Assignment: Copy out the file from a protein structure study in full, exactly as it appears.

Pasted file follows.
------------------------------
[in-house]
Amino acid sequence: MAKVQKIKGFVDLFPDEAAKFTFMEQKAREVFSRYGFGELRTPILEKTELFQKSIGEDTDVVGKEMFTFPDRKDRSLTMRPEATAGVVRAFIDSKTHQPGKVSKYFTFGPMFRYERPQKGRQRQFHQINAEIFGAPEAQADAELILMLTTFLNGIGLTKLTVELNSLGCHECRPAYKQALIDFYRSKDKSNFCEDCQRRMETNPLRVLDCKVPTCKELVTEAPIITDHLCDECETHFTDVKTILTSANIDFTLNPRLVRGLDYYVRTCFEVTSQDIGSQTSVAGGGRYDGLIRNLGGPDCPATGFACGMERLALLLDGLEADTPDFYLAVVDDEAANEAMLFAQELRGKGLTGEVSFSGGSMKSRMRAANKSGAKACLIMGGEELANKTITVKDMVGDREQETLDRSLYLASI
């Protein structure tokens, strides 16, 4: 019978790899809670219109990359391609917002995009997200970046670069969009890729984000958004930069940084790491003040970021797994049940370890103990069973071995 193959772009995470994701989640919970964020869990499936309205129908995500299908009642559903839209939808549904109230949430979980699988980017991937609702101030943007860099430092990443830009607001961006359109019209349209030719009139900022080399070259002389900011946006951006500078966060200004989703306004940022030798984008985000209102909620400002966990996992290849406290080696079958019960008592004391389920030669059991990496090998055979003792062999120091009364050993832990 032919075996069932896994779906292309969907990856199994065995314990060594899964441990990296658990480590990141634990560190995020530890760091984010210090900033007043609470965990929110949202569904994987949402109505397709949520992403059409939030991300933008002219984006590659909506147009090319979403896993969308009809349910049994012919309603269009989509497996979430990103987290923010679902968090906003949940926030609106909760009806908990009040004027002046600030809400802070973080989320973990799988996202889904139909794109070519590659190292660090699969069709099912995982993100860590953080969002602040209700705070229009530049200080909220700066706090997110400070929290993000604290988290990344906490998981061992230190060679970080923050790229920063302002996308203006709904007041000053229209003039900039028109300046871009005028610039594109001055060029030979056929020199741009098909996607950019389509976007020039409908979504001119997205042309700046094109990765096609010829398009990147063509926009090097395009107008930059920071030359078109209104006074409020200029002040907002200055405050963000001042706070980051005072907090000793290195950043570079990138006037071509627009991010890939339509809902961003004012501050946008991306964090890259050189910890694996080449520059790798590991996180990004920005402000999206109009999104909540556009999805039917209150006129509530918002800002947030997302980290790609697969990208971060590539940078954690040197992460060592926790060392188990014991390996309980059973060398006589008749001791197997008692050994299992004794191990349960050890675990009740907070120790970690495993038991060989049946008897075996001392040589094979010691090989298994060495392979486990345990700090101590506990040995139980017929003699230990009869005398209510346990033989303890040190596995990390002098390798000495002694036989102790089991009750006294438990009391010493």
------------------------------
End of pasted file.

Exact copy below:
[in-house]
Amino acid sequence: MAKVQKIKGFVDLFPDEAAKFTFMEQKAREVFSRYGFGELRTPILEKTELFQKSIGEDTDVVGKEMFTFPDRKDRSLTMRPEATAGVVRAFIDSKTHQPGKVSKYFTFGPMFRYERPQKGRQRQFHQINAEIFGAPEAQADAELILMLTTFLNGIGLTKLTVELNSLGCHECRPAYKQALIDFYRSKDKSNFCEDCQRRMETNPLRVLDCKVPTCKELVTEAPIITDHLCDECETHFTDVKTILTSANIDFTLNPRLVRGLDYYVRTCFEVTSQDIGSQTSVAGGGRYDGLIRNLGGPDCPATGFACGMERLALLLDGLEADTPDFYLAVVDDEAANEAMLFAQELRGKGLTGEVSFSGGSMKSRMRAANKSGAKACLIMGGEELANKTITVKDMVGDREQETLDRSLYLASI
């Protein structure tokens, strides 16, 4: 019978790899809670219109990359391609917002995009997200970046670069969009890729984000958004930069940084790491003040970021797994049940370890103990069973071995 193959772009995470994701989640919970964020869990499936309205129908995500299908009642559903839209939808549904109230949430979980699988980017991937609702101030943007860099430092990443830009607001961006359109019209349209030719009139900022080399070259002389900011946006951006500078966060200004989703306004940022030798984008985000209102909620400002966990996992290849406290080696079958019960008592004391389920030669059991990496090998055979003792062999120091009364050993832990 032919075996069932896994779906292309969907990856199994065995314990060594899964441990990296658990480590990141634990560190995020530890760091984010210090900033007043609470965990929110949202569904994987949402109505397709949520992403059409939030991300933008002219984006590659909506147009090319979403896993969308009809349910049994012919309603269009989509497996979430990103987290923010679902968090906003949940926030609106909760009806908990009040004027002046600030809400802070973080989320973990799988996202889904139909794109070519590659190292660090699969069709099912995982993100860590953080969002602040209700705070229009530049200080909220700066706090997110400070929290993000604290988290990344906490998981061992230190060679970080923050790229920063302002996308203006709904007041000053229209003039900039028109300046871009005028610039594109001055060029030979056929020199741009098909996607950019389509976007020039409908979504001119997205042309700046094109990765096609010829398009990147063509926009090097395009107008930059920071030359078109209104006074409020200029002040907002200055405050963000001042706070980051005072907090000793290195950043570079990138006037071509627009991010890939339509809902961003004012501050946008991306964090890259050189910890694996080449520059790798590991996180990004920005402000999206109009999104909540556009999805039917209150006129509530918002800002947030997302980290790609697969990208971060590539940078954690040197992460060592926790060392188990014991390996309980059973060398006589008749001791197997008692050994299992004794191990349960050890675990009740907070120790970690495993038991060989049946008897075996001392040589094979010691090989298994060495392979486990345990700090101590506990040995139980017929003699230990009869005398209510346990033989303890040190596995990390002098390798000495002694036989102790089991009750006294438990009391010493």